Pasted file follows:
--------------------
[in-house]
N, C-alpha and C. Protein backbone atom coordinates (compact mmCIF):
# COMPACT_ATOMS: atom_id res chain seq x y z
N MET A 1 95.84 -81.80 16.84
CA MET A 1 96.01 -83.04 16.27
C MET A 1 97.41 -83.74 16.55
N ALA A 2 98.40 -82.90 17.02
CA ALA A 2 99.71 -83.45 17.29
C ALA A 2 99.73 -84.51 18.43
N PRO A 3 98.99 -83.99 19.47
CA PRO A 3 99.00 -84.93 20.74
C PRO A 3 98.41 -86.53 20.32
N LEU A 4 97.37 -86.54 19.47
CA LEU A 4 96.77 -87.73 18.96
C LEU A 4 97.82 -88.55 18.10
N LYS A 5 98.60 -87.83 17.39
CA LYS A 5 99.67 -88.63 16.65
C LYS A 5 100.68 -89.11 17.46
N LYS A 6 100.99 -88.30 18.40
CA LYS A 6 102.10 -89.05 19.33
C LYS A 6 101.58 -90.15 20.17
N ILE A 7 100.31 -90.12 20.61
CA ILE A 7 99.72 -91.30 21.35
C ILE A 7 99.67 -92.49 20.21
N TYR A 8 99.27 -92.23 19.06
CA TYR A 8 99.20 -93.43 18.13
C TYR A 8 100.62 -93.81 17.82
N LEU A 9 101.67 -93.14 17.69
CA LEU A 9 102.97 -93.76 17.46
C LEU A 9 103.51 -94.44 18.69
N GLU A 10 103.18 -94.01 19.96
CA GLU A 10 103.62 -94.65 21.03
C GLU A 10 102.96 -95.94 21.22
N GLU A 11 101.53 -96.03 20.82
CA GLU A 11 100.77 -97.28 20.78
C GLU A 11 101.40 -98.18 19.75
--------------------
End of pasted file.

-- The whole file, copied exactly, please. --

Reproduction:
[in-house]
N, C-alpha and C. Protein backbone atom coordinates (compact mmCIF):
# COMPACT_ATOMS: atom_id res chain seq x y z
N MET A 1 95.84 -81.80 16.84
CA MET A 1 96.01 -83.04 16.27
C MET A 1 97.41 -83.74 16.55
N ALA A 2 98.40 -82.90 17.02
CA ALA A 2 99.71 -83.45 17.29
C ALA A 2 99.73 -84.51 18.43
N PRO A 3 98.99 -83.99 19.47
CA PRO A 3 99.00 -84.93 20.74
C PRO A 3 98.41 -86.53 20.32
N LEU A 4 97.37 -86.54 19.47
CA LEU A 4 96.77 -87.73 18.96
C LEU A 4 97.82 -88.55 18.10
N LYS A 5 98.60 -87.83 17.39
CA LYS A 5 99.67 -88.63 16.65
C LYS A 5 100.68 -89.11 17.46
N LYS A 6 100.99 -88.30 18.40
CA LYS A 6 102.10 -89.05 19.33
C LYS A 6 101.58 -90.15 20.17
N ILE A 7 100.31 -90.12 20.61
CA ILE A 7 99.72 -91.30 21.35
C ILE A 7 99.67 -92.49 20.21
N TYR A 8 99.27 -92.23 19.06
CA TYR A 8 99.20 -93.43 18.13
C TYR A 8 100.62 -93.81 17.82
N LEU A 9 101.67 -93.14 17.69
CA LEU A 9 102.97 -93.76 17.46
C LEU A 9 103.51 -94.44 18.69
N GLU A 10 103.18 -94.01 19.96
CA GLU A 10 103.62 -94.65 21.03
C GLU A 10 102.96 -95.94 21.22
N GLU A 11 101.53 -96.03 20.82
CA GLU A 11 100.77 -97.28 20.78
C GLU A 11 101.40 -98.18 19.75